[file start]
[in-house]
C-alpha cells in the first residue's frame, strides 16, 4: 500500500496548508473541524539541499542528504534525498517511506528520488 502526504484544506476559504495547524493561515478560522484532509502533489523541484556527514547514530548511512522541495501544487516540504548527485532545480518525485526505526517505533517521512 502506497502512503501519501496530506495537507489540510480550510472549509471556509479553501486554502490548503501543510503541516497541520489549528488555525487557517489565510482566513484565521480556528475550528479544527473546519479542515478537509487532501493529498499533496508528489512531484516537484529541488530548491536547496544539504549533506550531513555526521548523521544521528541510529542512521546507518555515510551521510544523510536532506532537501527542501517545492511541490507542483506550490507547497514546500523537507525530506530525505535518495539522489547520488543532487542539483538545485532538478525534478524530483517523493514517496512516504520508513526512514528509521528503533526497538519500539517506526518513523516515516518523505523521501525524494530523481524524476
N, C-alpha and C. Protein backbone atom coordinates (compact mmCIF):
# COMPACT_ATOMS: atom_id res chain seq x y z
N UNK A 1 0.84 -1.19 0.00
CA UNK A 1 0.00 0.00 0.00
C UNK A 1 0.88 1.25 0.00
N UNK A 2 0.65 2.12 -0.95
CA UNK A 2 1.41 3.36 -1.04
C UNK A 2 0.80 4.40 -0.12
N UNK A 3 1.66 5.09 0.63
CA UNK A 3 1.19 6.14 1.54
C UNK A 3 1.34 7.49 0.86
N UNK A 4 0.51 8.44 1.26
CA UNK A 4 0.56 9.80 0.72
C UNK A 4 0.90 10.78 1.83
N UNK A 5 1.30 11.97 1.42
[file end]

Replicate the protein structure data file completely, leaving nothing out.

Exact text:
[in-house]
C-alpha cells in the first residue's frame, strides 16, 4: 500500500496548508473541524539541499542528504534525498517511506528520488 502526504484544506476559504495547524493561515478560522484532509502533489523541484556527514547514530548511512522541495501544487516540504548527485532545480518525485526505526517505533517521512 502506497502512503501519501496530506495537507489540510480550510472549509471556509479553501486554502490548503501543510503541516497541520489549528488555525487557517489565510482566513484565521480556528475550528479544527473546519479542515478537509487532501493529498499533496508528489512531484516537484529541488530548491536547496544539504549533506550531513555526521548523521544521528541510529542512521546507518555515510551521510544523510536532506532537501527542501517545492511541490507542483506550490507547497514546500523537507525530506530525505535518495539522489547520488543532487542539483538545485532538478525534478524530483517523493514517496512516504520508513526512514528509521528503533526497538519500539517506526518513523516515516518523505523521501525524494530523481524524476
N, C-alpha and C. Protein backbone atom coordinates (compact mmCIF):
# COMPACT_ATOMS: atom_id res chain seq x y z
N UNK A 1 0.84 -1.19 0.00
CA UNK A 1 0.00 0.00 0.00
C UNK A 1 0.88 1.25 0.00
N UNK A 2 0.65 2.12 -0.95
CA UNK A 2 1.41 3.36 -1.04
C UNK A 2 0.80 4.40 -0.12
N UNK A 3 1.66 5.09 0.63
CA UNK A 3 1.19 6.14 1.54
C UNK A 3 1.34 7.49 0.86
N UNK A 4 0.51 8.44 1.26
CA UNK A 4 0.56 9.80 0.72
C UNK A 4 0.90 10.78 1.83
N UNK A 5 1.30 11.97 1.42